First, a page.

Cabin in the Woods - Not only by the numbers. It plays the numbers like a harpsicord.
I've said in the past that I'm not a big fan of the killer-on-the-loose movie. That being said, I very much loved The Cabin in the Woods.
The script for The Cabin in the Woods comes from the mind of Drew Goddard (who worked on Lost, Alias and Cloverfield) and Joss Whedon (Buffy the Vampire Slayer, Angel, Firefly, and The Avengers movie that comes out in two weeks). It's clear that Goddard and Whedon both love horror movies but also love playing with the common horror tropes we all know and tolerate.
But first, the story:
The movie starts in what appears to be a rather boring, run-of-the-mill office building. (Yay, Bradley Whitford) They're talking about some kind of service or product that their company provides, but you don't really get it until later. You start to wonder if the horror of the movie involves spreadsheets, because I could totally understand that.
But then the scene shifts to five teens or youths who are preparing for a weekend in the titular cabin. There's Dana (Kristen Connolly), Jules (Anna Hutchison), her boyfriend Curt (Chris Hemsworth), Dana's "blind date" Holden (Jesse Williams), and their stoner friend Marty (Fran Kranz).
The group arrives at the titular cabin in the co-titular woods and the game is on.
Things happen. Things get creepy. Things do other things. It's a horror movie. You can guess at much of what happens in the first half of the movie.
I would take this moment to point out that this movie relies on and plays with many of the same things I pointed out in my hub about horror. That's very much not a complaint though.
I don't care what you've seen in the trailers and previews. I don't care what you think you know. Unless you've been told too much by some idiot who has no brain/mouth filter, there is absolutely no possibility that you've guessed the true nature or plot of this movie.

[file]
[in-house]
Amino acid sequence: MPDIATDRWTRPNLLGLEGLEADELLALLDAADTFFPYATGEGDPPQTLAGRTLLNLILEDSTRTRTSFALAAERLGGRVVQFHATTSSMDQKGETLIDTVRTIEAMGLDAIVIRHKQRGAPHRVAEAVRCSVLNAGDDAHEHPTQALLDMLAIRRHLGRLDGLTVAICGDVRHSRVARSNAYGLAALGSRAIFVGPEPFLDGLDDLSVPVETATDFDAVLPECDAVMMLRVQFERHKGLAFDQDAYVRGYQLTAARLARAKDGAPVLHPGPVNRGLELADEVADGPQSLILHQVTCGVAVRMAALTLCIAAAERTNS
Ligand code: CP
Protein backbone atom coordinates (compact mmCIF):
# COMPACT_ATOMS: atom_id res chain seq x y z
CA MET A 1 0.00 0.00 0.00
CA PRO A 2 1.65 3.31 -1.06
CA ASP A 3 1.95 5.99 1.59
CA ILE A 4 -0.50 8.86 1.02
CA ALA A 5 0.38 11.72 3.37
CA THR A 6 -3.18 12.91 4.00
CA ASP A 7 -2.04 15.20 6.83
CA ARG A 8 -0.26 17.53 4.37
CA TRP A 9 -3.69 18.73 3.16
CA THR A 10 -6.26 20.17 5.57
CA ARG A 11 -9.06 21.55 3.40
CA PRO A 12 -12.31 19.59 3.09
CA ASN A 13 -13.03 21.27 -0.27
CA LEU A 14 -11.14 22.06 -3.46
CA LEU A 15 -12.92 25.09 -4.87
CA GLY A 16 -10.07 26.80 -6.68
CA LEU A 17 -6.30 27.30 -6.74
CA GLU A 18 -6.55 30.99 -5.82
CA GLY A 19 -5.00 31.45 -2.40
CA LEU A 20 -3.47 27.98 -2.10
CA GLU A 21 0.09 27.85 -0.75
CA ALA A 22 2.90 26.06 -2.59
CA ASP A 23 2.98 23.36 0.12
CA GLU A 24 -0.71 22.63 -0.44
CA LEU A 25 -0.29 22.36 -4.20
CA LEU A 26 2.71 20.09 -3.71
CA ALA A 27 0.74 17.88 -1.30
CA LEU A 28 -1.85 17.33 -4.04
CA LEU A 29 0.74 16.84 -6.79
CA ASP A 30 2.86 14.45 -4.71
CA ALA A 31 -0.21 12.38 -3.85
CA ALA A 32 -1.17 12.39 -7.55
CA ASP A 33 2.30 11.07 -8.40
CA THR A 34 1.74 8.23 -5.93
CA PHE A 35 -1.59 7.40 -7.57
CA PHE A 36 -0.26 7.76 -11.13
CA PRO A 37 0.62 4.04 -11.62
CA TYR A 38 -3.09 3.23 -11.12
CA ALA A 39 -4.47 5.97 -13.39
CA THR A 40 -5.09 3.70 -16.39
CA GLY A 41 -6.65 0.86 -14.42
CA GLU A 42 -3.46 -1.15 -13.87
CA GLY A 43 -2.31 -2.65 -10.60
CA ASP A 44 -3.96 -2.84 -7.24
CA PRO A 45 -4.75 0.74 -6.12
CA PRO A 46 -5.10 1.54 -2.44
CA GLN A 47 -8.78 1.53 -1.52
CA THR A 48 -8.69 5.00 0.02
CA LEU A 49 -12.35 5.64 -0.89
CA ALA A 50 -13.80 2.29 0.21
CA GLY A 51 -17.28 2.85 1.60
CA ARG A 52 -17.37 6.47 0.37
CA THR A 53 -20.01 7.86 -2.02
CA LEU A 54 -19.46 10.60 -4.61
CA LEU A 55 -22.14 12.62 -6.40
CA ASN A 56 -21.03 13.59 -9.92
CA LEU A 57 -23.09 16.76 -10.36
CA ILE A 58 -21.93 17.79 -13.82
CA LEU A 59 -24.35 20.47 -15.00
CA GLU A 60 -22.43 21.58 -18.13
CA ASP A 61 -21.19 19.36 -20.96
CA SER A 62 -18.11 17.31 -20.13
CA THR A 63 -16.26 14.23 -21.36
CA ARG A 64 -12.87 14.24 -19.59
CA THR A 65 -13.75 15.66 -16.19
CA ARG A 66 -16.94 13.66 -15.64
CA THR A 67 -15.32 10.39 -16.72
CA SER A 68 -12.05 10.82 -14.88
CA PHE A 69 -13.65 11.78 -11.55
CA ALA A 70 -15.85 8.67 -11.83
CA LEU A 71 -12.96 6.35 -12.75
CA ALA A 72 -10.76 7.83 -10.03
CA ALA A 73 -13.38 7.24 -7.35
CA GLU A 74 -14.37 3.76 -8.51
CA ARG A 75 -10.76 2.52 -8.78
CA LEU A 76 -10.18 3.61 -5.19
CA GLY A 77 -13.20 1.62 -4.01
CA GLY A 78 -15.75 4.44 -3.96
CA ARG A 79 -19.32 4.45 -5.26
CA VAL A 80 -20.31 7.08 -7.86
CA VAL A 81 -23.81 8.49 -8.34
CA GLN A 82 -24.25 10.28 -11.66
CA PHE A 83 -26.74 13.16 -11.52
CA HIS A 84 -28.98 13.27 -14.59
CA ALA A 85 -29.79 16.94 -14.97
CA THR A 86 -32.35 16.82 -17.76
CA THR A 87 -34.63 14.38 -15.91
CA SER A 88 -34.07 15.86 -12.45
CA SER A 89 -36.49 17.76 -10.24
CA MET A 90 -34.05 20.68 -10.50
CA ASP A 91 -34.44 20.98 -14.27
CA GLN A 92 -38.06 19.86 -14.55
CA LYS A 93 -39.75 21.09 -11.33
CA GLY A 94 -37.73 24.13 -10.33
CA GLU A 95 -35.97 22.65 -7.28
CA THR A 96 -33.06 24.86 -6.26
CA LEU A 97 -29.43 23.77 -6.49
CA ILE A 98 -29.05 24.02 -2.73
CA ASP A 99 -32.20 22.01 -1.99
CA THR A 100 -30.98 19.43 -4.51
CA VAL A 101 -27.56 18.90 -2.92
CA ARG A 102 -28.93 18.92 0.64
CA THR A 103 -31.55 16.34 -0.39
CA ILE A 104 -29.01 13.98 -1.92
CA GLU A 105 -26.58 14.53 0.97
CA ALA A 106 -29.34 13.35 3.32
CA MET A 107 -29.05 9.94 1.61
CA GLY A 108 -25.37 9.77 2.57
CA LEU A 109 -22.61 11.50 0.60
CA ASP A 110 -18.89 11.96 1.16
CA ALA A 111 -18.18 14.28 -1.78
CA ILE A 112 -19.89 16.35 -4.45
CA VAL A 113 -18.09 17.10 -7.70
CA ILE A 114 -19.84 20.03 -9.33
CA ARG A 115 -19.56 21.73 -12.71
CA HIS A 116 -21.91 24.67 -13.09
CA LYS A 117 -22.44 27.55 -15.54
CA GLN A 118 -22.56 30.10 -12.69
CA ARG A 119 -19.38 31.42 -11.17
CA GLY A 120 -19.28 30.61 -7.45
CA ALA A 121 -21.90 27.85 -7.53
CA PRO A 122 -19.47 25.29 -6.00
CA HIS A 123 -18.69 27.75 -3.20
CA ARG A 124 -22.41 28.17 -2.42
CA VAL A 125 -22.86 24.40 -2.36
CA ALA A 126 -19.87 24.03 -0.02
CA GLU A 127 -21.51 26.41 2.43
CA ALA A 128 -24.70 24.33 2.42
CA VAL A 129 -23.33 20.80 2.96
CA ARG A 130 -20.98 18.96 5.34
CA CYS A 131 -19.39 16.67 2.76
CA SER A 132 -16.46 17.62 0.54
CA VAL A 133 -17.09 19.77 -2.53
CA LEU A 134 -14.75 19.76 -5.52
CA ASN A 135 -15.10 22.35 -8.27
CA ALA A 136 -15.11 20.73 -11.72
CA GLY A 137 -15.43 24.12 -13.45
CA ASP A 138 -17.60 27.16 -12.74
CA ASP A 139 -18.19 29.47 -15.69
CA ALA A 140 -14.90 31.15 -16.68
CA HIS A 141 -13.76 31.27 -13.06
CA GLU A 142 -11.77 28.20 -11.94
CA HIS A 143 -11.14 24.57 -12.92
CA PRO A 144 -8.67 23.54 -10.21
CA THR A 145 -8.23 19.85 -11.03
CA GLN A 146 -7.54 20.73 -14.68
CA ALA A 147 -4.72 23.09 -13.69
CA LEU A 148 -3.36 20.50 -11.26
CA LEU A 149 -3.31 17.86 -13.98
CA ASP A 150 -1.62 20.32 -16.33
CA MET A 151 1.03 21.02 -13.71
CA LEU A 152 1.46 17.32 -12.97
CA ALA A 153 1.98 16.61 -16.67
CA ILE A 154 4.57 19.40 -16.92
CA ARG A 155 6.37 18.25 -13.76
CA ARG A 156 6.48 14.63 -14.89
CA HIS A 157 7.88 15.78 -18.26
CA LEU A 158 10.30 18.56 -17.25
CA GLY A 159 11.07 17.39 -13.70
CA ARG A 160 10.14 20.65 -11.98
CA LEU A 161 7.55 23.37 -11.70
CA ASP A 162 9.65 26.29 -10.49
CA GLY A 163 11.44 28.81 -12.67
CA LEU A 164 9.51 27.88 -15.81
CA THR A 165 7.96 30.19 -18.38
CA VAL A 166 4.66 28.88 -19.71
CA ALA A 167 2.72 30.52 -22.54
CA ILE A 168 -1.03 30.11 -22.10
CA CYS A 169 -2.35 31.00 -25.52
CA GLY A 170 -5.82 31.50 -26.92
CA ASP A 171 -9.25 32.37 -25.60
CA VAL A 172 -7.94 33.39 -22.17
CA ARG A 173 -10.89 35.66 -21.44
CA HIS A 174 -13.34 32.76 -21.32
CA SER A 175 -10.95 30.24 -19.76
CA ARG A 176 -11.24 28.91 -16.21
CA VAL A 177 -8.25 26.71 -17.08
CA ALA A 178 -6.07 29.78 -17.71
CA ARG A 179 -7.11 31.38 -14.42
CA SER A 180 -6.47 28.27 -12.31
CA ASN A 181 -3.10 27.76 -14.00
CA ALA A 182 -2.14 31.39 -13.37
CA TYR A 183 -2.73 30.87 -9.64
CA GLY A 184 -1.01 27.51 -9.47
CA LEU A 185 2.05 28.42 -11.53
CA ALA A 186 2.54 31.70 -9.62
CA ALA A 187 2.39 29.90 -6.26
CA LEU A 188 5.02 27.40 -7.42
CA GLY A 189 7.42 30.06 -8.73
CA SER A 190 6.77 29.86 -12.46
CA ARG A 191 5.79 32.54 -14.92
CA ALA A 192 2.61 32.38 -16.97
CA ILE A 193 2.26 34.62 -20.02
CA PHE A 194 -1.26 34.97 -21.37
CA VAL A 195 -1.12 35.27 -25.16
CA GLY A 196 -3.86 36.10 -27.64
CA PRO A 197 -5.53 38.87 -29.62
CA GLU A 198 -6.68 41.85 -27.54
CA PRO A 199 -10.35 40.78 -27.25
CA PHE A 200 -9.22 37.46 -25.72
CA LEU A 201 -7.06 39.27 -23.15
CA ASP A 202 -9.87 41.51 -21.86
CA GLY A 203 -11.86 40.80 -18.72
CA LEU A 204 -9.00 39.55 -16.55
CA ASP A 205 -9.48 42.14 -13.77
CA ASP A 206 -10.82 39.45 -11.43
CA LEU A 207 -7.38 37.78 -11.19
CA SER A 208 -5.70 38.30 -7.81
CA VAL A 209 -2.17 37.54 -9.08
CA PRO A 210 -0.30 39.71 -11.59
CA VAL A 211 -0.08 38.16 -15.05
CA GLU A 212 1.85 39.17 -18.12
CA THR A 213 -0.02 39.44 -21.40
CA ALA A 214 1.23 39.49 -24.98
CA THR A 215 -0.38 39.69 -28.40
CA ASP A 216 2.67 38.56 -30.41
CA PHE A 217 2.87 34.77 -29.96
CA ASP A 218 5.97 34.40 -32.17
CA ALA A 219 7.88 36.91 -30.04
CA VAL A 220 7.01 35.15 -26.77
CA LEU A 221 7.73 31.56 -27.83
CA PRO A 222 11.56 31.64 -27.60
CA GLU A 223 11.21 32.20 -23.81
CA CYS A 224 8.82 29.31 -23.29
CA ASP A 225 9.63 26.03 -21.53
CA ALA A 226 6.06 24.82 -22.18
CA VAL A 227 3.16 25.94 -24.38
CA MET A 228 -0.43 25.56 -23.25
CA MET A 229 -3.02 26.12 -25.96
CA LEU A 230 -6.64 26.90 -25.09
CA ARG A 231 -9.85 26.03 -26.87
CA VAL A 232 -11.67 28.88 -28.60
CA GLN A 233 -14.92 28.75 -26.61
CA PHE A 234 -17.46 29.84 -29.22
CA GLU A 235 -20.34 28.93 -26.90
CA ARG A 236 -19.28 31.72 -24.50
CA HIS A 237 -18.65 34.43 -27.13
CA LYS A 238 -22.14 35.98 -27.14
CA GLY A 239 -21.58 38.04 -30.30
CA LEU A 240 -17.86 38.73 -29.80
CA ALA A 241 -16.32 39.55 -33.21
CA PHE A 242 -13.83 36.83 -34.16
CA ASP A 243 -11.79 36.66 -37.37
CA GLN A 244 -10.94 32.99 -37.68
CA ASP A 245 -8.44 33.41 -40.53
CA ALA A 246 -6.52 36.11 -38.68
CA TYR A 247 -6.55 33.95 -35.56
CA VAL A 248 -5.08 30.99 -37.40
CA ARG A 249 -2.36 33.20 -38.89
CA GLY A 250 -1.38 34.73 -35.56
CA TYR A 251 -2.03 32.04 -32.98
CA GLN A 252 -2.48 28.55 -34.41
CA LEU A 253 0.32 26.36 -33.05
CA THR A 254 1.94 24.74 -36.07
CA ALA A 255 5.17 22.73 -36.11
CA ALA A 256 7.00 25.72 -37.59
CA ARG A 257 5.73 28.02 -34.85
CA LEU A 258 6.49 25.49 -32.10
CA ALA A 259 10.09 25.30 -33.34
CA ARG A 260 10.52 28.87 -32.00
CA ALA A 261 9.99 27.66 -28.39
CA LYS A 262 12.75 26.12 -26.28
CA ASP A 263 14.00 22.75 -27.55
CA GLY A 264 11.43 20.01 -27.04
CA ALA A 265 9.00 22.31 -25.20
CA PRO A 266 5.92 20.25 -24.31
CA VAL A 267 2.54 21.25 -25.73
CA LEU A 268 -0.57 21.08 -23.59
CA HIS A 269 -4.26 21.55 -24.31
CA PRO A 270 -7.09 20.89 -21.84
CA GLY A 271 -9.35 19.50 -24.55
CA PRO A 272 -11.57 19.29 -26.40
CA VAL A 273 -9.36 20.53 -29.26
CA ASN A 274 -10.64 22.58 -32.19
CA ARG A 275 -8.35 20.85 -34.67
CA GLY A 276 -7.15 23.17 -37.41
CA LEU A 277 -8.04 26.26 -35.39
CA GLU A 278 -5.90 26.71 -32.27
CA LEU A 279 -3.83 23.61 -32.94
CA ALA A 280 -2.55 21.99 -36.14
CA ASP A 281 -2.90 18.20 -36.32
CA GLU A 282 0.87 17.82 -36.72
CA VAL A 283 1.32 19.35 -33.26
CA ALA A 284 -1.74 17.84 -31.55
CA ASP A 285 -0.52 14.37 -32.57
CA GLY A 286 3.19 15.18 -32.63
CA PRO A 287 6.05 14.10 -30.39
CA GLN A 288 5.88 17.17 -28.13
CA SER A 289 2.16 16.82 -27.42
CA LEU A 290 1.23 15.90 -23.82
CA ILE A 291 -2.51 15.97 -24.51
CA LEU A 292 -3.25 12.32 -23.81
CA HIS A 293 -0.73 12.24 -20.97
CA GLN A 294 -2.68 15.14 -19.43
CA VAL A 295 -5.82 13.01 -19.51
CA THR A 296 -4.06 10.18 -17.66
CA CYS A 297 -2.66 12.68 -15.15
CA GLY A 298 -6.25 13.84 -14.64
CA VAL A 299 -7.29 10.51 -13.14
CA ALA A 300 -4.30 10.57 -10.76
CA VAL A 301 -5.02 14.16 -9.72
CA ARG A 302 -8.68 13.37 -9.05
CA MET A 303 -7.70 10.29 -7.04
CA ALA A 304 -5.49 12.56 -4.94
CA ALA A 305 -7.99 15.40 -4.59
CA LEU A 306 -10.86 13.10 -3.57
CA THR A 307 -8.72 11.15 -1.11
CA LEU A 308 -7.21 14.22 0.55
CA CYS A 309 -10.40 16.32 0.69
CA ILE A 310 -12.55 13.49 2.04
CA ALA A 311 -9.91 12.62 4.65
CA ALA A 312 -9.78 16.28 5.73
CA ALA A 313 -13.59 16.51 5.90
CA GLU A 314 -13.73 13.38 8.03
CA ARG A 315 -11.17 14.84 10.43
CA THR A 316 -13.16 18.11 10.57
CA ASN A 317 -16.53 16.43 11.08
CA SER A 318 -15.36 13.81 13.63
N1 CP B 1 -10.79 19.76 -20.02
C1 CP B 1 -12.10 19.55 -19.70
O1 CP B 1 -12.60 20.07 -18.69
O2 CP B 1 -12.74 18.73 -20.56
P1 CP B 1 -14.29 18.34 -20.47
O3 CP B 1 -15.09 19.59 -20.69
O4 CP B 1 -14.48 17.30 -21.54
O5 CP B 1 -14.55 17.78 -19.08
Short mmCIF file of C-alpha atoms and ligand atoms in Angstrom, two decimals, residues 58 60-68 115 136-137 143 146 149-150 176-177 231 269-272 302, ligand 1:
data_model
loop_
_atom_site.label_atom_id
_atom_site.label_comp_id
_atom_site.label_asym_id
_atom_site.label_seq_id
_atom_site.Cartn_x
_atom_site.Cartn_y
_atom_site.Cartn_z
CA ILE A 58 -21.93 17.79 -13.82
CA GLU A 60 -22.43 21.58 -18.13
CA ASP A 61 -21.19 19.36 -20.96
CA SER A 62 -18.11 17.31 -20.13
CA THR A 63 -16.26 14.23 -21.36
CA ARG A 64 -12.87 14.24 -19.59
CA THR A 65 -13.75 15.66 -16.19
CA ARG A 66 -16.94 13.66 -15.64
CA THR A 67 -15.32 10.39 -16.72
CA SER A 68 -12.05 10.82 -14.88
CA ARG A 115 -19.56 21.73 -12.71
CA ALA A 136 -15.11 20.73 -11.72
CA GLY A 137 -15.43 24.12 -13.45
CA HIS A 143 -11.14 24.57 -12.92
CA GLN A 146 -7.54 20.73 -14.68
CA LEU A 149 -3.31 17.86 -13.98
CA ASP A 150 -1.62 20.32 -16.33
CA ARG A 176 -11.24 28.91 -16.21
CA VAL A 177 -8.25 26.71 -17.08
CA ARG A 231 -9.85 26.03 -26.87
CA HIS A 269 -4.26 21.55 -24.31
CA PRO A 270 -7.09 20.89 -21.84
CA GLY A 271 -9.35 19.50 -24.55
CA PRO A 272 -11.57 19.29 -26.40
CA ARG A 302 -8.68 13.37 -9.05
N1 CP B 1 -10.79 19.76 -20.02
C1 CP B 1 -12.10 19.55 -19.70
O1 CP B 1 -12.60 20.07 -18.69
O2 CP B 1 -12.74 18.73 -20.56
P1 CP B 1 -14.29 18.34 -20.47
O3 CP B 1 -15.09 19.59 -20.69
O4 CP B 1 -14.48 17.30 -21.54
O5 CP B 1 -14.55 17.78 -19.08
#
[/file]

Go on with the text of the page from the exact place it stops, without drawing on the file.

Now, it's definitely a horror, but it's just as much—if not more so—a comedy. Remember, this is coming from the man who gave us Buffy the Vampire Slayer and Firefly. Whedon excels at putting humor in his dramatic scenes without ruining the tension. In fact, when done right, the breaks from horror can actually increase the tension. And when you finally start to understand what's actually going on? Well, considering what he'd done before, I could absolutely see Whedon's hand at work.
He even directed some of the second unit stuff for this movie, so he's definitely left his fingerprints here.
I love movies that force you to not only re-contextualize the first half of the movie you're watching, but every similar movie you've seen before. I had that experience with The Others. I had it again with The Cabin in the Woods.
But it's all on purpose.
Sometimes I think of other movies because I'm thinking "this is a total rip-off of Such and Such." (Such and Such, by the way, is one of my favorite movies.) But by alluding to these other movies, you start to see them in a different light once you understand what's going on here.
Oh, and be warned right now. There is soooooo much bloody violence in this one. I mean a lot. I can't go into more detail to talk about that without spoiling something, but be warned.
In the end, The Cabin in the Woods plays at being the kind of horror that I'm not really interested in, and that will hurt it a bit in my mind. But the writing and final plot revelations redeem it somewhat.
(And unlike CarltheCritic1291, I really have no problem with this ending. I'm perfectly fine with it.)
But what do you think?
For me, despite being a movie I may never see again, I give this one a 9 / 10.
The Cabin in the Woods is rated R for drug use, sexuality, a bit of nudity, strong language, and ... what else was there? Oh yeah. Copious amounts of bloody violence!
More by this Author
A simple comparison of two versions of the same story. Everyone has a different idea and approach, but it's up to you to determine which is "better".
Why do we like scary movies? Many people have their own answers to this question. Here are three possibilities.
Alien is a classic of both monster movies and cinema in general. Since 1979, any serious attempt at making a monster movie must be aware of what went into this Ridley Scott masterpiece.
No comments yet.